[modeleng] Re: Char

  • From: "Lee Grant" <leegrant@xxxxxxxxxx>
  • To: <modeleng@xxxxxxxxxxxxx>
  • Date: Sun, 22 May 2005 20:44:55 +1000

I have copied a few paragraphs from AME on part of the test. I hope it
doesn't infringe copyright laws to much.
Australian Model Engineering  Issue 119
By  Warwick Allison

"One final experiment was to burn some of the Welsh coal side by side with
char and a piece of Collie coal souvenired at the last Bunbury convention.
This done by playing a small propane torch on the pieces sitting on a fire

(This is certainly not the Welsh coal that Alan described)

"The Welsh coal flaked into pieces. Each piece was shiny bright black, and
it burnt as it did this. Once the pieces were about 3-4mm, there was no more
burning. There was virtually no flame. In some respects it literally fell
apart when heated and any heat it produced was during this process, and it
was fairly limited at that. When the flame was removed, the burning process
stopped fairly quickly."

(Collie coal is a West Australian coal not available on the eastern

"The Collie coal was very volatile, not needing much encouragement to create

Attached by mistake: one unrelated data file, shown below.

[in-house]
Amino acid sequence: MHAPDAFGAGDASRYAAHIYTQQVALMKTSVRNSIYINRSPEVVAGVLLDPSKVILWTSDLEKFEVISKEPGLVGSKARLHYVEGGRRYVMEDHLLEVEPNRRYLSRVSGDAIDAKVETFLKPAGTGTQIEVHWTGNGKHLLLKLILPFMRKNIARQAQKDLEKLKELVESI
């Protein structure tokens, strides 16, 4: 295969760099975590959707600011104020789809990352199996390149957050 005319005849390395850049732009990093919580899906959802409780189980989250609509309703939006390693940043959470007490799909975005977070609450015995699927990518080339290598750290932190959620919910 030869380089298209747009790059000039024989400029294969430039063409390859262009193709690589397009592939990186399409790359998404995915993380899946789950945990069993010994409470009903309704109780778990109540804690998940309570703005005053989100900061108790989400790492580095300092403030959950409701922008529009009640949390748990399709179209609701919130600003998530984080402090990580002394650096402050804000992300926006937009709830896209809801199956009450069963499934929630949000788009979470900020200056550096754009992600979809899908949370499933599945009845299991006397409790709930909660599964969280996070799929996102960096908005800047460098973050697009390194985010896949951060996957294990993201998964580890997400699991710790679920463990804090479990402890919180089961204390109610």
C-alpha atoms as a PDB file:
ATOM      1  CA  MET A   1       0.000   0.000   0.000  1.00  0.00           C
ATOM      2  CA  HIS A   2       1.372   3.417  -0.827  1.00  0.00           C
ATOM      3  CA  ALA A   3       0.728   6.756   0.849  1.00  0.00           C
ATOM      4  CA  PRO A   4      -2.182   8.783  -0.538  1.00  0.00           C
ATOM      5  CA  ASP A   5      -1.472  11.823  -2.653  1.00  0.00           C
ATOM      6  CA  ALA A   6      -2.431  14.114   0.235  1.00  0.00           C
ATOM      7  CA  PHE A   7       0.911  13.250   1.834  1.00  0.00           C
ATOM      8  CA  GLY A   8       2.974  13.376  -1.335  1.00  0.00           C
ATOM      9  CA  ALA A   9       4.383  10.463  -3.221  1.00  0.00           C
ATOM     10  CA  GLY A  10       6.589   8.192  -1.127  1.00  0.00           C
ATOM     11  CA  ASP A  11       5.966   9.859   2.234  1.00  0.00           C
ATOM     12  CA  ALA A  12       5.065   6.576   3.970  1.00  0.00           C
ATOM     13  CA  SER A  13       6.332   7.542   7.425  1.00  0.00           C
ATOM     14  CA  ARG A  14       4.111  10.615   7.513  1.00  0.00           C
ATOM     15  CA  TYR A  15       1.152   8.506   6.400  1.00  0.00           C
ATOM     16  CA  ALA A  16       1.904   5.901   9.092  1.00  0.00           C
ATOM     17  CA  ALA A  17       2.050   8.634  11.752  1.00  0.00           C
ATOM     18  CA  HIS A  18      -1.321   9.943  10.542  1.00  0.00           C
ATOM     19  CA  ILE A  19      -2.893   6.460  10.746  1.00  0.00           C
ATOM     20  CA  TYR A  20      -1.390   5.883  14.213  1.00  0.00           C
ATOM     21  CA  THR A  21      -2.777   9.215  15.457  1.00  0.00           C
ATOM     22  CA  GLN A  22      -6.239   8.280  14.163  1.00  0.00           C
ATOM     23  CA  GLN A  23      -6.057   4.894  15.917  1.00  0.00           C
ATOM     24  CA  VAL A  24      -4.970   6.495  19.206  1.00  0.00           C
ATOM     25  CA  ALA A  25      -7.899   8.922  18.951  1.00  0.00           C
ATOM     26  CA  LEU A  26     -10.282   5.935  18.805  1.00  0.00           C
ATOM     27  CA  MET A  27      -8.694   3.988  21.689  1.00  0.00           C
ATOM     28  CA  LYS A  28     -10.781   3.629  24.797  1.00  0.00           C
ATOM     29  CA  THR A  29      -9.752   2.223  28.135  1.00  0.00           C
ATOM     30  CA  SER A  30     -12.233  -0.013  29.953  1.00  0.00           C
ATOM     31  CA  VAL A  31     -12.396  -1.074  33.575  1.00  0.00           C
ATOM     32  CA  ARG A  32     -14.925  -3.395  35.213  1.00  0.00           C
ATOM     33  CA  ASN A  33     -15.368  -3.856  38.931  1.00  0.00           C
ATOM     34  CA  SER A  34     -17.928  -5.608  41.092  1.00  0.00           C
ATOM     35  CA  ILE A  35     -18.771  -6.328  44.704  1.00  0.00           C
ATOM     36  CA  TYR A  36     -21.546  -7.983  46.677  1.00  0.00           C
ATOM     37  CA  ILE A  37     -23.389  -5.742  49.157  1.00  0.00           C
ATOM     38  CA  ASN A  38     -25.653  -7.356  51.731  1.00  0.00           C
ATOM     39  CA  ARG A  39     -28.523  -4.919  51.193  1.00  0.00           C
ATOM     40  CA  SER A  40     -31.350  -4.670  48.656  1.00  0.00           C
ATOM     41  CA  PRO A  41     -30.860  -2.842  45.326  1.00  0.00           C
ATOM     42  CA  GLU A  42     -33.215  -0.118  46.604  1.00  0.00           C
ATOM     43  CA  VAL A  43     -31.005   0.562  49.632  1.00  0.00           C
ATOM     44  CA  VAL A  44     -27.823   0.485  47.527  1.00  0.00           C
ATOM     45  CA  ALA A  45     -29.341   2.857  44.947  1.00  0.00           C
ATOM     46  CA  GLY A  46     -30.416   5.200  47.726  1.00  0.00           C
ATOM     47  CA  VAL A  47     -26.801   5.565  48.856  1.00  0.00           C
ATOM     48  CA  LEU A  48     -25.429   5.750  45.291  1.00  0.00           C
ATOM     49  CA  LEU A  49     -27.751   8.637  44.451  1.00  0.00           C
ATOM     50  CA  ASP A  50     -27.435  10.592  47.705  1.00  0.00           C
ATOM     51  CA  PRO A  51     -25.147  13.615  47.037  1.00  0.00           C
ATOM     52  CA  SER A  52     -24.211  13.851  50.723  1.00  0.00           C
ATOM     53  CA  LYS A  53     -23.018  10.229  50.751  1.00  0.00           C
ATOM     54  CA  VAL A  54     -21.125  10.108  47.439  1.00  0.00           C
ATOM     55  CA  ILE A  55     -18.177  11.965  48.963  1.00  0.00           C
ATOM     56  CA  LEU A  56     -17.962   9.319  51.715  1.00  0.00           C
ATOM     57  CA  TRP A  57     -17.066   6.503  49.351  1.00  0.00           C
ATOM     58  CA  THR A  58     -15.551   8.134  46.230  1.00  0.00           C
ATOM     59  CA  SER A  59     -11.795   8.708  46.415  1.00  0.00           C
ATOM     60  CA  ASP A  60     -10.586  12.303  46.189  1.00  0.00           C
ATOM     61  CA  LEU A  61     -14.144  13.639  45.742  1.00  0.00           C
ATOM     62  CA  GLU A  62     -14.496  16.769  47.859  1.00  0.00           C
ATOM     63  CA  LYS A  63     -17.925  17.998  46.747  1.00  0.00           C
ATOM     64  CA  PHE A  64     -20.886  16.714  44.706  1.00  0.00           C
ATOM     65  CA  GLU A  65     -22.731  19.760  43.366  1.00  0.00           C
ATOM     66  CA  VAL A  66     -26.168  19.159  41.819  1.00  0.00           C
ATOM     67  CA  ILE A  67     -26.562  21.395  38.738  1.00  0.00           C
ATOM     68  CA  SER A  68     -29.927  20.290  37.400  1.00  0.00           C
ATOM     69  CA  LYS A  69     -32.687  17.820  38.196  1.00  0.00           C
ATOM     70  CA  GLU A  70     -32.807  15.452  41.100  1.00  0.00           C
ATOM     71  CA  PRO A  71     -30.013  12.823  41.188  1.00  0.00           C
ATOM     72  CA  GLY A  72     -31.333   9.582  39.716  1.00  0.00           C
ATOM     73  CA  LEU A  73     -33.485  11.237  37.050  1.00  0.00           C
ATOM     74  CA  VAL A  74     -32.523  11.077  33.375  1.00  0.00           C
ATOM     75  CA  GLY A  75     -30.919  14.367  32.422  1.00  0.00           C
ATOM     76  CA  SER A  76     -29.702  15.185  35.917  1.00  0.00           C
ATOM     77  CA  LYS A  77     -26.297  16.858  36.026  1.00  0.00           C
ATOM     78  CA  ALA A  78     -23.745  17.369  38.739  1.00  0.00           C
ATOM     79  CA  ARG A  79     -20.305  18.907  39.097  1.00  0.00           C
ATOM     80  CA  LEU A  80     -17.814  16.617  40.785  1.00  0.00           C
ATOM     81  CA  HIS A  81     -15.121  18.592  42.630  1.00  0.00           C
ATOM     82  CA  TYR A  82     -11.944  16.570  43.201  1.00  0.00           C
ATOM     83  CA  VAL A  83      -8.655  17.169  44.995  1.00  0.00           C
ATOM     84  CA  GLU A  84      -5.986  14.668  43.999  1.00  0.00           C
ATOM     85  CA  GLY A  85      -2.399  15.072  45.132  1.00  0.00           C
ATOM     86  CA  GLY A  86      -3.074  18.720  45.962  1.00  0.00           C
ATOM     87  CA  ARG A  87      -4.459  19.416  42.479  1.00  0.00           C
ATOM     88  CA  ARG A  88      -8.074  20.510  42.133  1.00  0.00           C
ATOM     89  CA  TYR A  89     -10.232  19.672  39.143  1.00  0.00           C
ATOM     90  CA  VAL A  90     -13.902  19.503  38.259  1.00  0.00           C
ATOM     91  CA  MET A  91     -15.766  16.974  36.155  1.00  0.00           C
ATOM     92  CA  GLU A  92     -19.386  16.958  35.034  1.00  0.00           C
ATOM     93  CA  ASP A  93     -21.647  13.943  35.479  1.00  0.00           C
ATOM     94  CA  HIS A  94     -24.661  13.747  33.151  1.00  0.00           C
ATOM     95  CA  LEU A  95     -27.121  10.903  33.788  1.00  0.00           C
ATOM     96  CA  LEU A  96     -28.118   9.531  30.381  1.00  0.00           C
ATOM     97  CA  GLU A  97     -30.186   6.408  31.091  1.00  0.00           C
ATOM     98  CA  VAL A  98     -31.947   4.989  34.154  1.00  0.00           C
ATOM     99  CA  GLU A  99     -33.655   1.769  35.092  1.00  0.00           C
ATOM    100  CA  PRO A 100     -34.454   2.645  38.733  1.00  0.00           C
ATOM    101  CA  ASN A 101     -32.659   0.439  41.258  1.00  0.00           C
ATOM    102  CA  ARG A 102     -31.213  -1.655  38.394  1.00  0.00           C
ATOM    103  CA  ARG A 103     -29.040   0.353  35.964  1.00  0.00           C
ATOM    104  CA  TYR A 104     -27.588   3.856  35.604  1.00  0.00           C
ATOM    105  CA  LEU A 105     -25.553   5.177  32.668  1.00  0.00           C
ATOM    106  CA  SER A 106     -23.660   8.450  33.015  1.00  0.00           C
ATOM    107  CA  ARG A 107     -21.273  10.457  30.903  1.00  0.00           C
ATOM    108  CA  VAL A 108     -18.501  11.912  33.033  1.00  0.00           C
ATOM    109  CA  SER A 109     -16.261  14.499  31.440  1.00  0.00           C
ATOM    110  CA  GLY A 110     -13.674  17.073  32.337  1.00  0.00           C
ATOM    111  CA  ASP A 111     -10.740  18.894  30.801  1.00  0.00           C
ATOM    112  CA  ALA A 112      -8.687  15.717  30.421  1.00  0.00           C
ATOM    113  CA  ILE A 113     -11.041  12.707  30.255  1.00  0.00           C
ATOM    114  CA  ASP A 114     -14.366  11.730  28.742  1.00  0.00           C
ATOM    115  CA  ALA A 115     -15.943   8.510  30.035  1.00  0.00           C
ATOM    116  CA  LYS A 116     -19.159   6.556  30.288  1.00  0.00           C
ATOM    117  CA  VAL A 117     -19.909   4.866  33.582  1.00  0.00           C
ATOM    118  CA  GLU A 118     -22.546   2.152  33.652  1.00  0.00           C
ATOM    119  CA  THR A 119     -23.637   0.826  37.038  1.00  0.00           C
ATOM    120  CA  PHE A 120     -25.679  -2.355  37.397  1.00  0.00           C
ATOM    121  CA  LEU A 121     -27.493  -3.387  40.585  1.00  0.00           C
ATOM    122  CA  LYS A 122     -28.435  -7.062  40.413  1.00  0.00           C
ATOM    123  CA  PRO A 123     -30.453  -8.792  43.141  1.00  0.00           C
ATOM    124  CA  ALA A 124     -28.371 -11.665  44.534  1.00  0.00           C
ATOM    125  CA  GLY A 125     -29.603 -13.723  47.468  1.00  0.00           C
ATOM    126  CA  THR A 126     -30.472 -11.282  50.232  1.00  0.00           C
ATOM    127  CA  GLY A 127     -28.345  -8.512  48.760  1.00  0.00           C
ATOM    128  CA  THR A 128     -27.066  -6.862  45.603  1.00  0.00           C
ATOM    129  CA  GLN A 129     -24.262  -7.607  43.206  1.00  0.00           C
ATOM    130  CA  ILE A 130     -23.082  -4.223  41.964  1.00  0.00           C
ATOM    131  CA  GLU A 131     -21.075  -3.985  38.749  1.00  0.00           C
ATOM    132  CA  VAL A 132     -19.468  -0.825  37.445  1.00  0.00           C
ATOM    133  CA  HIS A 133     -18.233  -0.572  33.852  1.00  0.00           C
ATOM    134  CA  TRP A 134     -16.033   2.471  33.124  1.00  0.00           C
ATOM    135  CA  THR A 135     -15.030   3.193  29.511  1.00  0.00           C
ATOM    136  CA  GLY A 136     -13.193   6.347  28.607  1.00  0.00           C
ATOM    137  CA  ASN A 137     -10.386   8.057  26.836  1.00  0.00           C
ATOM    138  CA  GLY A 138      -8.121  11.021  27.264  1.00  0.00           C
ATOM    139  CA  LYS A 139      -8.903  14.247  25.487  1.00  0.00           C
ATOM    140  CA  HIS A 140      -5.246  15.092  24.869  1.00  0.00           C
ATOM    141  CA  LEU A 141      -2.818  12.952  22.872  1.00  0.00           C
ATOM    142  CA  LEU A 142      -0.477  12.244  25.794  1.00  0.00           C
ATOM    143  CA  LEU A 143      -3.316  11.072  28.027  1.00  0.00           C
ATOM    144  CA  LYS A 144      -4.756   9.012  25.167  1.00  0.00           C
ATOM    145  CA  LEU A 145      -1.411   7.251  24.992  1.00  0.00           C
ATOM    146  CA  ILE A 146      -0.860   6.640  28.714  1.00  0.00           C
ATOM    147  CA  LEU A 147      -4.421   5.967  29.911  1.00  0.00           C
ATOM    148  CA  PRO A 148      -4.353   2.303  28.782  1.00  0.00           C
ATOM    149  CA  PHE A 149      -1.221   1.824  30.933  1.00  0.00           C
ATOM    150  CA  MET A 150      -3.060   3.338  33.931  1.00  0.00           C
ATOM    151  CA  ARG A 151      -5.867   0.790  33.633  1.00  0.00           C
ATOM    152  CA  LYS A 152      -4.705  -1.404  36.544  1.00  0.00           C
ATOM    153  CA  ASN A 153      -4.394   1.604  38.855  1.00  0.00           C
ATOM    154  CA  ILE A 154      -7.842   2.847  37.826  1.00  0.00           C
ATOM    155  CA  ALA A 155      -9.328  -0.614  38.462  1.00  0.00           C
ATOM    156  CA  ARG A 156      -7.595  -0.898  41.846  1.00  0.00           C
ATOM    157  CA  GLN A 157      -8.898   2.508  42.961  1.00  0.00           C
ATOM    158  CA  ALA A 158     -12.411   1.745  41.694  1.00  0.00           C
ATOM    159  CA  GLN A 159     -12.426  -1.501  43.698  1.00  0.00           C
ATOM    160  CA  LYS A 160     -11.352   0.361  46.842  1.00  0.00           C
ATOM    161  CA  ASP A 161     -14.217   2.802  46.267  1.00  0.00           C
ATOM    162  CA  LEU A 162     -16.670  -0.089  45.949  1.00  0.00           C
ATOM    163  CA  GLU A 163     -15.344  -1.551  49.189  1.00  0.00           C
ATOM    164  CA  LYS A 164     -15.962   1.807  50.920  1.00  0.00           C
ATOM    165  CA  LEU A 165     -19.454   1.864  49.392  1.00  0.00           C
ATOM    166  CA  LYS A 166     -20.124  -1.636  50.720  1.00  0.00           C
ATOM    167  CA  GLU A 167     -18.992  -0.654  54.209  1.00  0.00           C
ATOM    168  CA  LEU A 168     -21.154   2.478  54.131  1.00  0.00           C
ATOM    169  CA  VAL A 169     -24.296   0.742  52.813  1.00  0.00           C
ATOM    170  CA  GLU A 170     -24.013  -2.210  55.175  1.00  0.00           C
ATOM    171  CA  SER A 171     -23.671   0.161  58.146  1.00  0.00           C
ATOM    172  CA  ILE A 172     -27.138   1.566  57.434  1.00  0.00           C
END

a good flame. It crackled as it burnt (definitely a coal with character!).
There was an amount of smoke, and the coal broke down into a pumice dull
black appearance. It seemed to keep doing this delivering relatively plenty
of fire after removal of the heat source. The smoke emission was probably
the dirtiest of the three, but I have seen a lot worse!"

(This next bit is why I asked the question about BBQ Fuel)

"The char stayed in one lump, and its performance was closer to BBQ heat
beads than coal (which is not surprising seeing the company also produces
this type of product). It took a while to heat up, but when it was hot it
just glowed and retained its heat. It did not break down, but rather the
piece just shrank smaller as the outside surface turned light brown and this
powder fell away. This was at a fairly slow rate. There was no flame. When
the flame was removed it stayed glowing and hot the longest of all three."

 "Char's advantage is that you just shovel it in and it works! We have been
spoilt by it and most of us are not expert in the operation of our live
steamers with black. The Welsh coal is probably closer to char in its
operation than other black coals, and if you would like to use black, then
its convenient size, cleanliness, reduced hot spark emission and lack of
clinker are points worthy of consideration"

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